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There are no shortcuts to finding an exit

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3 September 2019

There are no shortcuts to finding an exit

By Derek Petrie, director of audit and accounts

Aberdeen and the north east has faced some challenging economic times as a result of the energy sector’s most recent slump. But, as anyone who is a part of the industry knows, it’s cyclical in nature – troughs and peaks in North Sea production are what we have come to expect.

But for some business owners, this latest downturn has been one too many to bear. They have survived the challenging economic climate and find their financials heading back in the right direction, but the prospect of guiding their business through another cycle is unpalatable.

It’s no surprise, then, that many business owners are considering a sale. But, in order to secure the best possible price, a sale needs to be backed up by a carefully considered exit strategy. It’s not something that can happen on a whim.

We work with businesses of all sizes to plan for an exit, setting clearly defined goals and ensuring the firm’s financial position is attractive to a potential new owner. Shortcuts are not an option - this process can take years – so if you see a sale in your immediate future, the time to start planning is now.

Laying the foundations

From the outset, consider appointing an accountant or specialist business advisor to identify the current trading position. This will provide a guideline valuation – and allow you to be realistic in your expectations. It may even help you to determine whether you really do want to sell. If the figure is not what you had hoped for, your advisor can work with you to consider activities and actions that might drive the value up.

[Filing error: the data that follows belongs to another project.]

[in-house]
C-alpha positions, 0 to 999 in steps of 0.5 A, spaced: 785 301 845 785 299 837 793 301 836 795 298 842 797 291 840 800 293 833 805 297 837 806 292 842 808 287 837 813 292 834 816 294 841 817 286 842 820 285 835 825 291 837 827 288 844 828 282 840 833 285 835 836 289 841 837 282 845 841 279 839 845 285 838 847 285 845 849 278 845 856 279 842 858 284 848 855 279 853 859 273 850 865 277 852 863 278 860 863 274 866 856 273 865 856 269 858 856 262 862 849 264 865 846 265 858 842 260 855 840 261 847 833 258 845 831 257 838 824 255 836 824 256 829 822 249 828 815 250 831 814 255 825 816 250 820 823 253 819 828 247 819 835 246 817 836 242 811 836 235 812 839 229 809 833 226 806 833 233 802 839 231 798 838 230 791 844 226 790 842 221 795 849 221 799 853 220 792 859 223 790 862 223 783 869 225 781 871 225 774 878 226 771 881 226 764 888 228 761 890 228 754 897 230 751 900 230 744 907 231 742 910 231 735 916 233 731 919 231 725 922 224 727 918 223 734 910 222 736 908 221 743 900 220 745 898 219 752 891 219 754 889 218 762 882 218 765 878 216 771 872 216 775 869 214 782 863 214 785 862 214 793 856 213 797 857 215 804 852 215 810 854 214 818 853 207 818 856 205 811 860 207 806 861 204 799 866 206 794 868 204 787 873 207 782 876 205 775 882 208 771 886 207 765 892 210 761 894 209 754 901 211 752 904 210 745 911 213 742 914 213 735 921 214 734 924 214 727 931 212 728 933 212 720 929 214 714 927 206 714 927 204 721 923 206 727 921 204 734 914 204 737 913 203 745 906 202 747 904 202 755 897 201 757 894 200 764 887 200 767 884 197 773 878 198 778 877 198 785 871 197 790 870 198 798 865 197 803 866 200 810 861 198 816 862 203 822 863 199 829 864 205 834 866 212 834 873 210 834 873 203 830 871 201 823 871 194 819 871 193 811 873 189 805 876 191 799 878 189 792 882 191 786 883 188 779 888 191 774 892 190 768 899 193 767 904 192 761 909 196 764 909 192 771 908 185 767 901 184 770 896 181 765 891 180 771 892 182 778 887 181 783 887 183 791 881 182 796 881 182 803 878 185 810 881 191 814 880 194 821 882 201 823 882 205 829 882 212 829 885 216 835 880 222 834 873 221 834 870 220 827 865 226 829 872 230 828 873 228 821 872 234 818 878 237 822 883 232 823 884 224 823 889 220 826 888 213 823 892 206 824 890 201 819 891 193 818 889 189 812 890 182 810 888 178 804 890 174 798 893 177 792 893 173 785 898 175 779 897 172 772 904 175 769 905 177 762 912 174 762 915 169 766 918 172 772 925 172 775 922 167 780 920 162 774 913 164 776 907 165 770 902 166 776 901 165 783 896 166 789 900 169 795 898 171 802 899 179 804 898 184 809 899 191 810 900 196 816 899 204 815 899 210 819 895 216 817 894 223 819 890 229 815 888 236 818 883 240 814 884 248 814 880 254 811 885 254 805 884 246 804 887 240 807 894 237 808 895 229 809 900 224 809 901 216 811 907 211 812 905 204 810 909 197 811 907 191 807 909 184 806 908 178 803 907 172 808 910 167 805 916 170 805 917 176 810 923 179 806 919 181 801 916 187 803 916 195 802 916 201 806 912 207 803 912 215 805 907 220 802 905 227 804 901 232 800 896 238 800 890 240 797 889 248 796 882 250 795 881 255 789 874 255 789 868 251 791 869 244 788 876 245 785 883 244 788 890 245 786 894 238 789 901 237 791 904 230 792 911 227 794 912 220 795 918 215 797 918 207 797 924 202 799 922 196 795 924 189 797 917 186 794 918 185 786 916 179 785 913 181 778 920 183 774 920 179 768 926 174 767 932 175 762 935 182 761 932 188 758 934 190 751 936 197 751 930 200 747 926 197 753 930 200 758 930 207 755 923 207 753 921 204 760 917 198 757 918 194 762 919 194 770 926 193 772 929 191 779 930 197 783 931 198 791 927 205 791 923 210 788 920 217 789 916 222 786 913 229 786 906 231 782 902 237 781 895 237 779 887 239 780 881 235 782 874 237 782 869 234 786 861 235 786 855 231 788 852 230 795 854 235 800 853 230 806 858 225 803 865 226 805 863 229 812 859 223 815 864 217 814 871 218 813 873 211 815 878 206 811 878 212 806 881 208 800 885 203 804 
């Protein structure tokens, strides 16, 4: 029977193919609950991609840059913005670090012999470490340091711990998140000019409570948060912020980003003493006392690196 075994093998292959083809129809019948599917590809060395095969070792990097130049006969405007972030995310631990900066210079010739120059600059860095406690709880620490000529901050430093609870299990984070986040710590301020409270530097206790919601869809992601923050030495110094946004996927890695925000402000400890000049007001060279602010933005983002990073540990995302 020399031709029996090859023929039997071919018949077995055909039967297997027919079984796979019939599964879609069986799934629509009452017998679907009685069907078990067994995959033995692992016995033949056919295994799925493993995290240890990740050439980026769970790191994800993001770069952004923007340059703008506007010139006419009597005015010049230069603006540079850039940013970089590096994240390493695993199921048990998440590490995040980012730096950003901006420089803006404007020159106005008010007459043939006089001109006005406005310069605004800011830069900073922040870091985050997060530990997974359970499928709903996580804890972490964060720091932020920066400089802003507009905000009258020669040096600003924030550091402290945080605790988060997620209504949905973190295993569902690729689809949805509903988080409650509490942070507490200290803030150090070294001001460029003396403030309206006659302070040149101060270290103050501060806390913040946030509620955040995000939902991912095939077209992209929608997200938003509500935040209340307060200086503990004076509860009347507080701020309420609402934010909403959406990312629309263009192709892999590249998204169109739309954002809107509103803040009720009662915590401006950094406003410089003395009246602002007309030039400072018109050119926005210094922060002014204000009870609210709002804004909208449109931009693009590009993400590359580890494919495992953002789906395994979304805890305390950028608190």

Who do you want to sell to?

Many business owners already have an idea of a target buyer and quite often it’s someone connected to the company, such as a management team. If so, then it’s important to tell them exactly what you plan at the outset, and to involve them fully in the process. If you simply want to sell to the highest bidder, then excellent financial record keeping is essential, along with clear projections of how the business will perform in the future.

Setting the record straight

No buyer is going to make a purchase if the financial records are a mess, so it’s crucial to spend time looking at your figures and getting them in order. Your accountant or business adviser has an instrumental role to play here: they can focus on the figures while you keep steering the business in a profitable direction.

It will also free up your time to ensure that other areas of the business – such as processes, protocols and policies – are all in place ahead of your exit. You should also involve heads of department in this exercise: everyone in the company can help to create a “how to” manual, allowing the new owner to come in and take the helm straight away.

Prepare to cut ties

It’s often the case that an owner will be asked by a buyer to stay on for a set length of time to help the company transition. However, some buyers may want a clean break, so you should start preparing for that eventuality by scaling back the time you spend at work. After all, would you buy a business if you thought it could not survive without the person currently running it?

The big pitch

Before you can sell your business, you must sell it! Spend time putting together a sales pitch for potential buyers, outlining past and predicted results and why they should invest. Don’t be afraid to discuss the challenges that your business might have faced over the years as this shows that it is adaptable and resilient. If you don’t keep it real, a buyer might think you have something to hide. 

The key takeaway from this is that it is never too early to start thinking about an exit strategy - and we are here to help you on the journey. Please contact us if you’d like to discuss succession planning and how we can support you in achieving your goals.

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